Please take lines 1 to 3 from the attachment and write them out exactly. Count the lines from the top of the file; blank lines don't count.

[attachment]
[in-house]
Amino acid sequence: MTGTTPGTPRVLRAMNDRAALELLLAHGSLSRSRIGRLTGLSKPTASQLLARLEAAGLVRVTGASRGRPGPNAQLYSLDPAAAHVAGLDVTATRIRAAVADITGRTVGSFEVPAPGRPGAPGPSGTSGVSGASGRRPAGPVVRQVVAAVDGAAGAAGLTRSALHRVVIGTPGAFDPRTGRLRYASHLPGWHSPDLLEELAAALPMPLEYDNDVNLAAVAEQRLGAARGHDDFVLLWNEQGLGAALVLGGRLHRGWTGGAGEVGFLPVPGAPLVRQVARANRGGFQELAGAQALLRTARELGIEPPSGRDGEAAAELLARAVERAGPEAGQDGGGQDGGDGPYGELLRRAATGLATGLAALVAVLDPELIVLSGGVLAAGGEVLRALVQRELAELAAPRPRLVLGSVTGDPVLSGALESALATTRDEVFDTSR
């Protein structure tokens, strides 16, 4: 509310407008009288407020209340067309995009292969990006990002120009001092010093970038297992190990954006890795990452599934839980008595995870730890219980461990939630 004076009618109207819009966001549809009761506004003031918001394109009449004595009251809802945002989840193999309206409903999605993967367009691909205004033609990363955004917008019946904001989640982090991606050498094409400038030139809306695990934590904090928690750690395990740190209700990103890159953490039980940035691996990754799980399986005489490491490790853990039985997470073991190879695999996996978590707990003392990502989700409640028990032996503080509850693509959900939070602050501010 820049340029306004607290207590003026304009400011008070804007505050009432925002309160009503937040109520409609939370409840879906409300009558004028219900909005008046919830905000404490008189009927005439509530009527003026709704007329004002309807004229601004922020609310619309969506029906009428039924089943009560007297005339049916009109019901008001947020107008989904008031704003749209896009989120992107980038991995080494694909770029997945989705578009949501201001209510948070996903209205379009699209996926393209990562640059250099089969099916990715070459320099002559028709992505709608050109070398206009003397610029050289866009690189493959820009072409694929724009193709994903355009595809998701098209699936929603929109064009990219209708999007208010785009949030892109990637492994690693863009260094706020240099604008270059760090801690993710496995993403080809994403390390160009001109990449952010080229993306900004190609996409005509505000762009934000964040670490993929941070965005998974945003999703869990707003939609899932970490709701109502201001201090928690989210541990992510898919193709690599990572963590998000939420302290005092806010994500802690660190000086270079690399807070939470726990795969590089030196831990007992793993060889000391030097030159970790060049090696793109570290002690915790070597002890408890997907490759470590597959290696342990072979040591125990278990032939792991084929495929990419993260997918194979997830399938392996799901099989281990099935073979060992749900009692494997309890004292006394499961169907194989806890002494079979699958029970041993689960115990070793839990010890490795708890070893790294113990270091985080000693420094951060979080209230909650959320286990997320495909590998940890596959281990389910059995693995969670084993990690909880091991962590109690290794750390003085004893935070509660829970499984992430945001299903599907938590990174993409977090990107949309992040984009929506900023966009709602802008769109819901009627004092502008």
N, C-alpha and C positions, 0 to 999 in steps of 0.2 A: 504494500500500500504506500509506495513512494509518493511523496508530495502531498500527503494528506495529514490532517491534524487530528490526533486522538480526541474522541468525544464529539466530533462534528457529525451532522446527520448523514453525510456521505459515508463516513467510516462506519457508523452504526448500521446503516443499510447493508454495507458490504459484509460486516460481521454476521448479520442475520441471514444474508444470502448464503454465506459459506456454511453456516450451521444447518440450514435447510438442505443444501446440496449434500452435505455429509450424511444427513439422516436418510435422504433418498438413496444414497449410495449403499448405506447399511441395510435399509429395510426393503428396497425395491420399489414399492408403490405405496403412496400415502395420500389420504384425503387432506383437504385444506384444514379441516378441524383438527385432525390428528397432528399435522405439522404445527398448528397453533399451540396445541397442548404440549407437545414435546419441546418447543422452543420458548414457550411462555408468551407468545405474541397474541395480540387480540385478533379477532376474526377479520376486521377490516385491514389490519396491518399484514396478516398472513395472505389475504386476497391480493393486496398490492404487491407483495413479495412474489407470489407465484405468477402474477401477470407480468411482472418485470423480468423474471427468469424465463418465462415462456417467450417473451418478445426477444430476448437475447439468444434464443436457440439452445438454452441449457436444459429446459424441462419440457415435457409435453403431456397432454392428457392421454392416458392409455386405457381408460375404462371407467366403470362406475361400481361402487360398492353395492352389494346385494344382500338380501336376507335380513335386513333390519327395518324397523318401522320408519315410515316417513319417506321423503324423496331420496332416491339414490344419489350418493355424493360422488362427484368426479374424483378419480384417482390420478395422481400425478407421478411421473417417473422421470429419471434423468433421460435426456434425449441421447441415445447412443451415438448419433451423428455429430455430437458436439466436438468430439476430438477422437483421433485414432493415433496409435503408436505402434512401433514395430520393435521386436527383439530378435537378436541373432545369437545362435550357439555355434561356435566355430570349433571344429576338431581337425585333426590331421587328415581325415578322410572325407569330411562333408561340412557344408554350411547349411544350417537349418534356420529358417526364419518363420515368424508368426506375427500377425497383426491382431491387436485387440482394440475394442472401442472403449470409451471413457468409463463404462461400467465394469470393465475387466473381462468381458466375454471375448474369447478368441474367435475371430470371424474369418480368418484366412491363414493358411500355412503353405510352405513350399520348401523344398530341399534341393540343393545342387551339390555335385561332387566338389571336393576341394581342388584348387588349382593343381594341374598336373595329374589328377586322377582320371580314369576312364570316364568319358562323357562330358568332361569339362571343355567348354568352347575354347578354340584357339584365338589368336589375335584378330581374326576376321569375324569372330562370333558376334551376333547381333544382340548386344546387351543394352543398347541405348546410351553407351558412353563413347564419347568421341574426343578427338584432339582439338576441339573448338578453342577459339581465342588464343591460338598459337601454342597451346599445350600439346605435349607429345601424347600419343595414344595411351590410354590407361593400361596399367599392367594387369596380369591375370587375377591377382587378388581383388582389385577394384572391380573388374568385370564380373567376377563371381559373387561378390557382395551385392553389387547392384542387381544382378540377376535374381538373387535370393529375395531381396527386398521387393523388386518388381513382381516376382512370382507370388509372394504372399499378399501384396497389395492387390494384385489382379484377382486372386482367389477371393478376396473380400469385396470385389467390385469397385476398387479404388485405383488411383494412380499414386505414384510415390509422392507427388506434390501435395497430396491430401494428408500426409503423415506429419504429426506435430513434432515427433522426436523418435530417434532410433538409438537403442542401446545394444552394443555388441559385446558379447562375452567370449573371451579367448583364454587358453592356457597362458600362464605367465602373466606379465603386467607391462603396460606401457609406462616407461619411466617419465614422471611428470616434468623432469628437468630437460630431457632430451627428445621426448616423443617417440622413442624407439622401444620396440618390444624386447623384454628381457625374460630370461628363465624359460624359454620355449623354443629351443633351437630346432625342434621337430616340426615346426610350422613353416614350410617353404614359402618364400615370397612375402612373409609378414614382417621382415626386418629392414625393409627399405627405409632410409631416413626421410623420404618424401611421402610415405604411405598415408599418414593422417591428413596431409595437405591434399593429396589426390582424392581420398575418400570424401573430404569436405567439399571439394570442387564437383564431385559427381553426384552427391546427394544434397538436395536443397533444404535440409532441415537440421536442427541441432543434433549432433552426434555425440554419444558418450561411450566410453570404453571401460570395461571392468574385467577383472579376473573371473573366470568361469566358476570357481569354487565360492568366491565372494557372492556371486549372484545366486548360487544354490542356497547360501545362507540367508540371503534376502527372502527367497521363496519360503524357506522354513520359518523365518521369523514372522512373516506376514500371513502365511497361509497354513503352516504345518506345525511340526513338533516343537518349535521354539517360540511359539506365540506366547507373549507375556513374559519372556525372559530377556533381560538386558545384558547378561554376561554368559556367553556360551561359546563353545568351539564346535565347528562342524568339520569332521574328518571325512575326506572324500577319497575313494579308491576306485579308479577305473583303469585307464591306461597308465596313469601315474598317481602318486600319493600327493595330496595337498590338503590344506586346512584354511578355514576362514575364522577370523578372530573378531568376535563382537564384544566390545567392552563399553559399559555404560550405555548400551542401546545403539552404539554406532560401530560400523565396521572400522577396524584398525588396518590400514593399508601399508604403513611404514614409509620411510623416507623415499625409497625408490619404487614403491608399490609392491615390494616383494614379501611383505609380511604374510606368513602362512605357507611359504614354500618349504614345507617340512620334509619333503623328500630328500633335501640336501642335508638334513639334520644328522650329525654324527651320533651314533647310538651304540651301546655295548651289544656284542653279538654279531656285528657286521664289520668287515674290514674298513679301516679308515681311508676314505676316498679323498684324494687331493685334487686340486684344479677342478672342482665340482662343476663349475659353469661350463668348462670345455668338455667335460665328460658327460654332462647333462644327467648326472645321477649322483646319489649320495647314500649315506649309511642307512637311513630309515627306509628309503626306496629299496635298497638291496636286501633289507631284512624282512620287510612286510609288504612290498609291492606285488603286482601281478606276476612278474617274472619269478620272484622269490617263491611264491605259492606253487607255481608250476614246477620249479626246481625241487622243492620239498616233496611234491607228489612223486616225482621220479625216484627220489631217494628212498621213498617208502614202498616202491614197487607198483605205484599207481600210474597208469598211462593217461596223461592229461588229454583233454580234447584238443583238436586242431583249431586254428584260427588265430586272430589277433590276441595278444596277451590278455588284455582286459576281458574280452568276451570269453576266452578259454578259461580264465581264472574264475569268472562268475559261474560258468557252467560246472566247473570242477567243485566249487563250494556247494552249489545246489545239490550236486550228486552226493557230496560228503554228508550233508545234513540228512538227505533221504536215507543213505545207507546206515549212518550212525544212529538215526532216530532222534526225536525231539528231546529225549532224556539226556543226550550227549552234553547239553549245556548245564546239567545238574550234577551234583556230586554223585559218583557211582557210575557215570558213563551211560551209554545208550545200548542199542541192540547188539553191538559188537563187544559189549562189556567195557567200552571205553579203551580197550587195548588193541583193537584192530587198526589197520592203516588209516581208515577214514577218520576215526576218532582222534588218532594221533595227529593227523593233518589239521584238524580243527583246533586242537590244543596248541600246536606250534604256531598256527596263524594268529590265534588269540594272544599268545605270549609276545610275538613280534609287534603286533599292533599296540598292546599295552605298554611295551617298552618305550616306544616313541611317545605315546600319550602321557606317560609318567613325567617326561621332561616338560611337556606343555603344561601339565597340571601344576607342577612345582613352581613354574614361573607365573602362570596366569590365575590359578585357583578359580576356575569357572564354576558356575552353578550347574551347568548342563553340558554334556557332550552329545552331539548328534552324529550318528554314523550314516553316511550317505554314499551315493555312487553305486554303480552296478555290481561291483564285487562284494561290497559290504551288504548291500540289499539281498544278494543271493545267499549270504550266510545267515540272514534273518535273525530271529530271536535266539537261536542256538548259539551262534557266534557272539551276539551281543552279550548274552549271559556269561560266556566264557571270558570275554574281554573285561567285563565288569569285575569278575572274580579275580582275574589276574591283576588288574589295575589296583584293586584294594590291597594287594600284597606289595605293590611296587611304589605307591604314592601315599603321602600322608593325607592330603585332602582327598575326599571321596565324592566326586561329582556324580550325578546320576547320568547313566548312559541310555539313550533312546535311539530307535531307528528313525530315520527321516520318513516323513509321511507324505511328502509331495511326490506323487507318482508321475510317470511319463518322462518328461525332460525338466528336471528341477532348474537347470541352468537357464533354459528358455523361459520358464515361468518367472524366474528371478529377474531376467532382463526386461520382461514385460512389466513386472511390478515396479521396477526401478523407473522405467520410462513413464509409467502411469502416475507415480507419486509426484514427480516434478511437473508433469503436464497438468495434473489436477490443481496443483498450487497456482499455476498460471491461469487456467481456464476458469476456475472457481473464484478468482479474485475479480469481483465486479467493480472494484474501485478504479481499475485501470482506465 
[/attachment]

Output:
[in-house]
Amino acid sequence: MTGTTPGTPRVLRAMNDRAALELLLAHGSLSRSRIGRLTGLSKPTASQLLARLEAAGLVRVTGASRGRPGPNAQLYSLDPAAAHVAGLDVTATRIRAAVADITGRTVGSFEVPAPGRPGAPGPSGTSGVSGASGRRPAGPVVRQVVAAVDGAAGAAGLTRSALHRVVIGTPGAFDPRTGRLRYASHLPGWHSPDLLEELAAALPMPLEYDNDVNLAAVAEQRLGAARGHDDFVLLWNEQGLGAALVLGGRLHRGWTGGAGEVGFLPVPGAPLVRQVARANRGGFQELAGAQALLRTARELGIEPPSGRDGEAAAELLARAVERAGPEAGQDGGGQDGGDGPYGELLRRAATGLATGLAALVAVLDPELIVLSGGVLAAGGEVLRALVQRELAELAAPRPRLVLGSVTGDPVLSGALESALATTRDEVFDTSR
């Protein structure tokens, strides 16, 4: 509310407008009288407020209340067309995009292969990006990002120009001092010093970038297992190990954006890795990452599934839980008595995870730890219980461990939630 004076009618109207819009966001549809009761506004003031918001394109009449004595009251809802945002989840193999309206409903999605993967367009691909205004033609990363955004917008019946904001989640982090991606050498094409400038030139809306695990934590904090928690750690395990740190209700990103890159953490039980940035691996990754799980399986005489490491490790853990039985997470073991190879695999996996978590707990003392990502989700409640028990032996503080509850693509959900939070602050501010 820049340029306004607290207590003026304009400011008070804007505050009432925002309160009503937040109520409609939370409840879906409300009558004028219900909005008046919830905000404490008189009927005439509530009527003026709704007329004002309807004229601004922020609310619309969506029906009428039924089943009560007297005339049916009109019901008001947020107008989904008031704003749209896009989120992107980038991995080494694909770029997945989705578009949501201001209510948070996903209205379009699209996926393209990562640059250099089969099916990715070459320099002559028709992505709608050109070398206009003397610029050289866009690189493959820009072409694929724009193709994903355009595809998701098209699936929603929109064009990219209708999007208010785009949030892109990637492994690693863009260094706020240099604008270059760090801690993710496995993403080809994403390390160009001109990449952010080229993306900004190609996409005509505000762009934000964040670490993929941070965005998974945003999703869990707003939609899932970490709701109502201001201090928690989210541990992510898919193709690599990572963590998000939420302290005092806010994500802690660190000086270079690399807070939470726990795969590089030196831990007992793993060889000391030097030159970790060049090696793109570290002690915790070597002890408890997907490759470590597959290696342990072979040591125990278990032939792991084929495929990419993260997918194979997830399938392996799901099989281990099935073979060992749900009692494997309890004292006394499961169907194989806890002494079979699958029970041993689960115990070793839990010890490795708890070893790294113990270091985080000693420094951060979080209230909650959320286990997320495909590998940890596959281990389910059995693995969670084993990690909880091991962590109690290794750390003085004893935070509660829970499984992430945001299903599907938590990174993409977090990107949309992040984009929506900023966009709602802008769109819901009627004092502008």